Ignore Grief by Xiu Xiu album review by Stephan Boissonneault for Northern Transmissions


Ignore Grief

Xiu Xiu

Xiu Xiu, the two decade old experimental noise project of Jamie Stewart—and for the last 10 years—Angela Seo, has always been a group that threw all convention out of the window. It’s the kind of band that you show to people when they say they love experimental music, and usually, their response is “what the hell is this?” I remember being introduced to the early record Knife Play and it opening a new world of chaos.

Xiu Xiu at times sounds like a passengerless airplane about to crash, as the buzzing and alarms sound before the impact. The latest album, Ignore Grief has pushed Xiu Xiu into even more opaque waters. It’s a series of darkened sonic vignettes, sometimes pure static noise or reverbeing vocals that allow you to only make out a few of the words.

For this album, Stewart and Seo grabbed David Kendrick (a drummer for Sparks and Devo) for the auxiliary percussion. The result is definitely a mixed bag. Ignore Grief is apparently a pastiche of stories about abuse, mental dysmorphia, suicide, with the noise acting as an underbelly of current to push the themes forward. I can tell you that 15 minutes into listening, you won’t get that sense. The songs are bleak and gothic tinged yes, but there’s so much wacky noise going on, that all meaning is kind of lost.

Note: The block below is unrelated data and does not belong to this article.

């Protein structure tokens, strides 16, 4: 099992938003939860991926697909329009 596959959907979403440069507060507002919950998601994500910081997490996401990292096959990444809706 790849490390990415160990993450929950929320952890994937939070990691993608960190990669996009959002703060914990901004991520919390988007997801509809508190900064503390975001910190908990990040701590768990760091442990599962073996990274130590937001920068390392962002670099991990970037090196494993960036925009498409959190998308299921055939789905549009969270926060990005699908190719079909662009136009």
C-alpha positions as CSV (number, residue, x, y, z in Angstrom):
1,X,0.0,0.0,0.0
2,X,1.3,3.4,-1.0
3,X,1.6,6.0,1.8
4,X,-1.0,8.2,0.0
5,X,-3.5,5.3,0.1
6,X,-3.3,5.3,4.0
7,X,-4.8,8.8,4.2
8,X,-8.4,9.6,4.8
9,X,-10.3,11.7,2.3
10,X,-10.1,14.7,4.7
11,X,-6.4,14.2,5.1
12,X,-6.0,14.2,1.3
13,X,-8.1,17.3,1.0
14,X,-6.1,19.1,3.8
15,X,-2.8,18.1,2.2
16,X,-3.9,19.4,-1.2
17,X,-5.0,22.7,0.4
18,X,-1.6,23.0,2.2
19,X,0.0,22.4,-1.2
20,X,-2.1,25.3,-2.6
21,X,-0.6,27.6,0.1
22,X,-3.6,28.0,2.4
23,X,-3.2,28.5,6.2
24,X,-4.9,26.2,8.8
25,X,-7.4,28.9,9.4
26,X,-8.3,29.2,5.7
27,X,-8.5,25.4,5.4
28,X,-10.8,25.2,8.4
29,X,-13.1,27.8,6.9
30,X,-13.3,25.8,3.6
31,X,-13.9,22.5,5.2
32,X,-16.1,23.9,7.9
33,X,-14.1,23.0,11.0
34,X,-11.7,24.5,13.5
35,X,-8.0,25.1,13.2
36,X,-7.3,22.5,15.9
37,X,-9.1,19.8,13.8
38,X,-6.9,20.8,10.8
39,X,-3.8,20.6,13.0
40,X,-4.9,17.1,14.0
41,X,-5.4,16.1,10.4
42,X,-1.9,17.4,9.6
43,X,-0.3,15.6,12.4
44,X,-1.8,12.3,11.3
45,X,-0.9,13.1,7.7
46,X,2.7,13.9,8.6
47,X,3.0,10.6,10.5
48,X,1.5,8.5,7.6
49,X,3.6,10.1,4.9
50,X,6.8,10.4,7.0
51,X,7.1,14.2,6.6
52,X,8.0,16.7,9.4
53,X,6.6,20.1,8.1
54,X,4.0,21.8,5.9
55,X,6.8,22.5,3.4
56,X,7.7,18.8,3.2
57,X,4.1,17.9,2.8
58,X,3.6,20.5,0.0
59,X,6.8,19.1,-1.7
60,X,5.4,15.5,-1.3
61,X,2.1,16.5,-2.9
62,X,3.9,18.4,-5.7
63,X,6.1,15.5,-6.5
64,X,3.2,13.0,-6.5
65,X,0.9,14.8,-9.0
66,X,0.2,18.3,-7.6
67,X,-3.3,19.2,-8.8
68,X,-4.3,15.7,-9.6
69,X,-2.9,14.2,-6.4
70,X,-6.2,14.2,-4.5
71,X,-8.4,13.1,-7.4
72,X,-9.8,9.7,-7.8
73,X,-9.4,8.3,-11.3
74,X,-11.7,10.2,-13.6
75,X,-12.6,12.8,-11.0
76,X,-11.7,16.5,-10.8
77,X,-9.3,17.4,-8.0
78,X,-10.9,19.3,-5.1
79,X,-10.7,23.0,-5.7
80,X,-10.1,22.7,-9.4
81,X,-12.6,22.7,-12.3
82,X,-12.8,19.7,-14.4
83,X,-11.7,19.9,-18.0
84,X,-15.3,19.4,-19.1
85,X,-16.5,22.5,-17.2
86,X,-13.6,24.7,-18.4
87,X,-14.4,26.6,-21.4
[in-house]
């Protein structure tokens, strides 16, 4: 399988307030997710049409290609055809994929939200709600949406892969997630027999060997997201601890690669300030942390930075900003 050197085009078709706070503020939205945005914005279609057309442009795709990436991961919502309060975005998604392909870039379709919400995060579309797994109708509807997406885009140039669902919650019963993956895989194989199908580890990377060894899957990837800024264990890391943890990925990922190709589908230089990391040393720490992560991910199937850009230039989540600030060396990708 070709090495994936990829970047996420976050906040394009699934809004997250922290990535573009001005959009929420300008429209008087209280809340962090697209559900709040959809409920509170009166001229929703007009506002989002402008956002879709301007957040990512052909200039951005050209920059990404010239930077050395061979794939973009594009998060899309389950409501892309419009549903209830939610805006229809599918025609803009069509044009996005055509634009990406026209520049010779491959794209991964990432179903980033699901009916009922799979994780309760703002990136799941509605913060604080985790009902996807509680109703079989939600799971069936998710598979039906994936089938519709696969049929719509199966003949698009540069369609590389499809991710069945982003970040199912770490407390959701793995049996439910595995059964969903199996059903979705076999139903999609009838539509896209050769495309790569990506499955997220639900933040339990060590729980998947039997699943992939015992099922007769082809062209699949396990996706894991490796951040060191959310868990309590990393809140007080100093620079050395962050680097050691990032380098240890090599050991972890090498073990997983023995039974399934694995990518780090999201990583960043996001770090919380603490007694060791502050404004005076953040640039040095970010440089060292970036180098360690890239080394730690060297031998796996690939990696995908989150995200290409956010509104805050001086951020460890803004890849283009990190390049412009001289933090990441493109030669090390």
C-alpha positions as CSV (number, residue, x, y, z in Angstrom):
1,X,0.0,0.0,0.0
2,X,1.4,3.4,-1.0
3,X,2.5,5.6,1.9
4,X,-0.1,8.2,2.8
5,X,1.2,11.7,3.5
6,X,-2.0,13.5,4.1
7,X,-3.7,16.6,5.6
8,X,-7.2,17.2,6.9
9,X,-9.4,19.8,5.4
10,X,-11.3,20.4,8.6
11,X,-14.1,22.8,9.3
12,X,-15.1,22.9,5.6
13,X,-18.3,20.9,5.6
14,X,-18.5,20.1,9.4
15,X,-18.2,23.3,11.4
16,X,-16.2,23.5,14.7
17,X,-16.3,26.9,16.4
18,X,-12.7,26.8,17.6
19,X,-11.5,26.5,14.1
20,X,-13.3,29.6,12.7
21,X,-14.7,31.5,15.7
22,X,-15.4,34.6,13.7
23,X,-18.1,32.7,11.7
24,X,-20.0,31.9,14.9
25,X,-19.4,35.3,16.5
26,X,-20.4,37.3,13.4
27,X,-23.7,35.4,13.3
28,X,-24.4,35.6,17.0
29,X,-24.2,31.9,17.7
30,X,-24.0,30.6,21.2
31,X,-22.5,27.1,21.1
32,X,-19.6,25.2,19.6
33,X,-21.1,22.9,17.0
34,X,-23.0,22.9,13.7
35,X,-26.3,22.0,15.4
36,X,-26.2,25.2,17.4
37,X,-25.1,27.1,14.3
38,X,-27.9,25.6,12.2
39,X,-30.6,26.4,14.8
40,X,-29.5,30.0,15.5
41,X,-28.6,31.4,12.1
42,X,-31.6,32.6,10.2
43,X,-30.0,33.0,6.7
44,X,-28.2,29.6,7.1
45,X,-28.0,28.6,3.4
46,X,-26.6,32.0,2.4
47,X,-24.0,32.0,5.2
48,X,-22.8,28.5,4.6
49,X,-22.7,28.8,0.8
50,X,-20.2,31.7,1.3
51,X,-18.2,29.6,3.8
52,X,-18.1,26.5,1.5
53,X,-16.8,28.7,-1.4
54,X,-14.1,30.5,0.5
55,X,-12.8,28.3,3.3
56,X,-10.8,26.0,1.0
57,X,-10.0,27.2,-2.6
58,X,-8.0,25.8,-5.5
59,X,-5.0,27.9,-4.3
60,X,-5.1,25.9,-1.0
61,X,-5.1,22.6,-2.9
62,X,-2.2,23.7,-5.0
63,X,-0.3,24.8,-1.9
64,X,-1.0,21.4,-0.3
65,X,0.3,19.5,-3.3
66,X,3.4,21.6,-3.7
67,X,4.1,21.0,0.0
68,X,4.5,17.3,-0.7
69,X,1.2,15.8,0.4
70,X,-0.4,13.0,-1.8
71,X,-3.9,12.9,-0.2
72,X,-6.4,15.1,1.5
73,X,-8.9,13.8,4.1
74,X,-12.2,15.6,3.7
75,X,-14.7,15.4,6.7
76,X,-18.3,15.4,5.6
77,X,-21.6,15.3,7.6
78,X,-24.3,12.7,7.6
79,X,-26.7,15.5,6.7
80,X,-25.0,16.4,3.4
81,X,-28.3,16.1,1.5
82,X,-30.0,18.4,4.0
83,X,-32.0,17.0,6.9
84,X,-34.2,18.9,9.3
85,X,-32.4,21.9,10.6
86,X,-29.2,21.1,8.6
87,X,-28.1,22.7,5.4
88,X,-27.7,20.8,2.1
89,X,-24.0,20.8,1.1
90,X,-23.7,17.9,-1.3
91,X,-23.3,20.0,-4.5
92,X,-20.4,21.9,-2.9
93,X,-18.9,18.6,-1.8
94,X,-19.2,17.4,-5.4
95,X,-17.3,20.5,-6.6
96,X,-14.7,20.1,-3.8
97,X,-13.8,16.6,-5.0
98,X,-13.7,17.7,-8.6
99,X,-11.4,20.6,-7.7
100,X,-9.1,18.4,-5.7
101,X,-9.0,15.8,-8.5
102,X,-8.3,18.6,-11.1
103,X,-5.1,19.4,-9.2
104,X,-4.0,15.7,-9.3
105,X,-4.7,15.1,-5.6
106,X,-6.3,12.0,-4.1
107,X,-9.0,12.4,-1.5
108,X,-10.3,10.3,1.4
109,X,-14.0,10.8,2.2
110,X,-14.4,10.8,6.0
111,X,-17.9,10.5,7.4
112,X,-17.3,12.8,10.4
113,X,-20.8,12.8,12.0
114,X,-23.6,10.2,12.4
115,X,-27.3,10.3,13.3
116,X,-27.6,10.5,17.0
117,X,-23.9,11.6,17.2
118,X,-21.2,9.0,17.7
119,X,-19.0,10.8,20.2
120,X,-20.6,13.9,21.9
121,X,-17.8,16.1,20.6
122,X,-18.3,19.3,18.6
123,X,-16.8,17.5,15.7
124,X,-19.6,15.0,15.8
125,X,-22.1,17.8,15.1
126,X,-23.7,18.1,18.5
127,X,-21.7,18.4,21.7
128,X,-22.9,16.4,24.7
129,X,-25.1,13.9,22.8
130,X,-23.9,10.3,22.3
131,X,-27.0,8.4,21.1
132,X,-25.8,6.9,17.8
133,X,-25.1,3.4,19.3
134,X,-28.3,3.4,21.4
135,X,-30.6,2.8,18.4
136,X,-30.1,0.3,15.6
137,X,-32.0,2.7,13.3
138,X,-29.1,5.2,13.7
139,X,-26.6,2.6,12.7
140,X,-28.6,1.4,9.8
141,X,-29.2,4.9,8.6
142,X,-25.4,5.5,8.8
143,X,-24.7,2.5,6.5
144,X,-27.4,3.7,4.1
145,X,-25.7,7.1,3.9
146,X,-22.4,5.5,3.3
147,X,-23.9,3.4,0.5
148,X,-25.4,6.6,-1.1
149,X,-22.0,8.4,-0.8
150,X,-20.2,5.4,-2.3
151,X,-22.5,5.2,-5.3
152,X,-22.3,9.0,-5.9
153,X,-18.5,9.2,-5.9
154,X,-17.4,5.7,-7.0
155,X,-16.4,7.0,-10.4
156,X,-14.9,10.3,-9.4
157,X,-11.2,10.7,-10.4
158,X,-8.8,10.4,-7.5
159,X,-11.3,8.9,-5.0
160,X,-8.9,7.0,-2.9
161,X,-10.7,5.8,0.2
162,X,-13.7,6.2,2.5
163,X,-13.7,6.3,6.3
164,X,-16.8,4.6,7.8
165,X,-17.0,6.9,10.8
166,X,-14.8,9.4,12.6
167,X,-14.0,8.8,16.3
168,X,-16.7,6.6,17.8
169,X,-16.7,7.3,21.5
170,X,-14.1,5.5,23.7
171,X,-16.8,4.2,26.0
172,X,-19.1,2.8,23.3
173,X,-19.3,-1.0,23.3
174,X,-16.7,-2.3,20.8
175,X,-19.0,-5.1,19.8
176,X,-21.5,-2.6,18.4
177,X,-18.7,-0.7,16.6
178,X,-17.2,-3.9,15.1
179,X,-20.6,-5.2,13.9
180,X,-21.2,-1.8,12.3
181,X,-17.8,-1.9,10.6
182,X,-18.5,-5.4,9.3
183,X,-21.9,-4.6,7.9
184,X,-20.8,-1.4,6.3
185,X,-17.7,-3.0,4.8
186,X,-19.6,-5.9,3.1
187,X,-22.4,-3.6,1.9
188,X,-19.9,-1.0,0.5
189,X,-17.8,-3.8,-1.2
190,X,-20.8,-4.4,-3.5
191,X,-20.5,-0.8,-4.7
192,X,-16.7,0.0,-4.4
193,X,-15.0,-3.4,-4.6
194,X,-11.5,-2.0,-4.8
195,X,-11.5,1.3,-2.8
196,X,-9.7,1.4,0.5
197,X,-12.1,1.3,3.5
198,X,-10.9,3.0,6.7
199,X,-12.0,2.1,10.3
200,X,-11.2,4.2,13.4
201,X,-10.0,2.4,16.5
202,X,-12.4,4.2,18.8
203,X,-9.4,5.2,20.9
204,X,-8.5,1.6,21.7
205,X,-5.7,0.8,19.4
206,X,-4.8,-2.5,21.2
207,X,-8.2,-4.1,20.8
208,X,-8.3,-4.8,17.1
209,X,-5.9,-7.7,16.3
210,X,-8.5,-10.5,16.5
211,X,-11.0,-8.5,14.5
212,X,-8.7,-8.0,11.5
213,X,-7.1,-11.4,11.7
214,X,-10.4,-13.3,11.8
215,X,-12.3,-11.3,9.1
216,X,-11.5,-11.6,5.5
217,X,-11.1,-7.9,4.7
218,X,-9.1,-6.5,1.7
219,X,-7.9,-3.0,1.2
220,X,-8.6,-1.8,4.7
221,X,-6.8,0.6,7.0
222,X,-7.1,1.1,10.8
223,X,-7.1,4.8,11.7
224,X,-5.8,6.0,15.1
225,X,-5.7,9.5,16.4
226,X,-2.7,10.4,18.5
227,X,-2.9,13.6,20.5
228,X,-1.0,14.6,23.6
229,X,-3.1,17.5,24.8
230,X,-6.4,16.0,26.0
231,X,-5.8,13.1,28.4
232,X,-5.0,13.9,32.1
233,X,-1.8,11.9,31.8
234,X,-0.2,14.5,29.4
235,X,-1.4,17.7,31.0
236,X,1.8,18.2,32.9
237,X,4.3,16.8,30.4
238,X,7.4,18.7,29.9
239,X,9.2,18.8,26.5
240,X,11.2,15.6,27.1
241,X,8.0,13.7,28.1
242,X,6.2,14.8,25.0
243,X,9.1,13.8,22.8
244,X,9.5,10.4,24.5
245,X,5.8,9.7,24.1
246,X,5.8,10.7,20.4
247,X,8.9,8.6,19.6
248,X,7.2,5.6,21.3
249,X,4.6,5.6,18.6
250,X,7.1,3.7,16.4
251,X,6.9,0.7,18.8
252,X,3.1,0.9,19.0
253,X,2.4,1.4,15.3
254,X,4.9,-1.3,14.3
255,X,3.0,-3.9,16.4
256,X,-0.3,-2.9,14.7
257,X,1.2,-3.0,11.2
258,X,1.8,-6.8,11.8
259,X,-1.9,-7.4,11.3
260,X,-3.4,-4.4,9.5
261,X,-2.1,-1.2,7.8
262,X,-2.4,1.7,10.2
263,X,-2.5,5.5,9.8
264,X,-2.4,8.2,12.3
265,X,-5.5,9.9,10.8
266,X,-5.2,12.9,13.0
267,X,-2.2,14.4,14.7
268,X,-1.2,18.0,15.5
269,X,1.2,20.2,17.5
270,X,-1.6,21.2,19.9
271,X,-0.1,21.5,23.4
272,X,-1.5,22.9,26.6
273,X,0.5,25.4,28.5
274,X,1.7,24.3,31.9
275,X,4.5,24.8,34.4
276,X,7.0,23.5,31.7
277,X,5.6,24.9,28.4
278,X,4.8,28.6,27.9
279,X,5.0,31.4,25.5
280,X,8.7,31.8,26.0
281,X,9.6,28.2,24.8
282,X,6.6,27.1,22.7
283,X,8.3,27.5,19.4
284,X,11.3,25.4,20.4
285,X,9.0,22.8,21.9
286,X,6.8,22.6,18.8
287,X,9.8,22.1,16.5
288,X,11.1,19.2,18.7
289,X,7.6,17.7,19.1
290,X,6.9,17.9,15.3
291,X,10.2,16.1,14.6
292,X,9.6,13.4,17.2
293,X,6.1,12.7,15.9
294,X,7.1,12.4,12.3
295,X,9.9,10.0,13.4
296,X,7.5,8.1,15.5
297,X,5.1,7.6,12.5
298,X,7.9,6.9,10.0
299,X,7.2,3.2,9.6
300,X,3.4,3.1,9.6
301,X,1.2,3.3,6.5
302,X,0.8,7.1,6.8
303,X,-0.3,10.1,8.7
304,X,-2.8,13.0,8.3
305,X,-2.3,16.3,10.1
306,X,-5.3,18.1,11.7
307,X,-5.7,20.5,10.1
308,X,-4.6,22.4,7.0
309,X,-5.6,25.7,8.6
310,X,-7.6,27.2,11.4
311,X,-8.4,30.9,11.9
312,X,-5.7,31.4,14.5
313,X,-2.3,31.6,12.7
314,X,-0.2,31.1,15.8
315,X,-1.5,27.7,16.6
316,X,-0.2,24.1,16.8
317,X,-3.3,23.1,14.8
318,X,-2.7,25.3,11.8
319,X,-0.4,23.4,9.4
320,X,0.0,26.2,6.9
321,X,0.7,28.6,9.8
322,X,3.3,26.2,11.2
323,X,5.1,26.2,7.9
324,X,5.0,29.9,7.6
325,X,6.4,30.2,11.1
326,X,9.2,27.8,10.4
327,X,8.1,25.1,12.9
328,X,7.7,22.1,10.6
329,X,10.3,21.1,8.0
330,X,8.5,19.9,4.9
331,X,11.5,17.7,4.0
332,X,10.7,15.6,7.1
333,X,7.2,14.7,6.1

There are a few tracks like “Maybae Baeby” or “Tarsier, Tarsier, Tarsier, Tarsier,” that keep your attention, the latter being more of ambient drone with the odd vocal outburst. Stewarts lyrics are much more theatrical than Seo’s whisper spoken word, but again, there’s usually too much to really appreciate what is going on. The industrial mark of “Border Factory” is also a top moment on the album, but unless you really love noise music, it will probably lose you. The strings in “Dracula Parrot, Moon Moth,” are also a soundscape marvel, but the rest of the song sounds like cathartic ramblings of the singer and not much for the listener.

I really thought I knew what experimental noise was, and I think I still have some semblance of it, but Xiu Xiu’s Ignore Grief is too out there for more than one listen in my honest opinion.

Maybe that’s the point. To convey what you can really record and call music. If the band wanted to make an album that feels and sounds like a nightmare, I’d say they succeeded, but who among us wants to constantly revisit our nightmares?

purchase Ignore Grief by Xiu Xiu HERE


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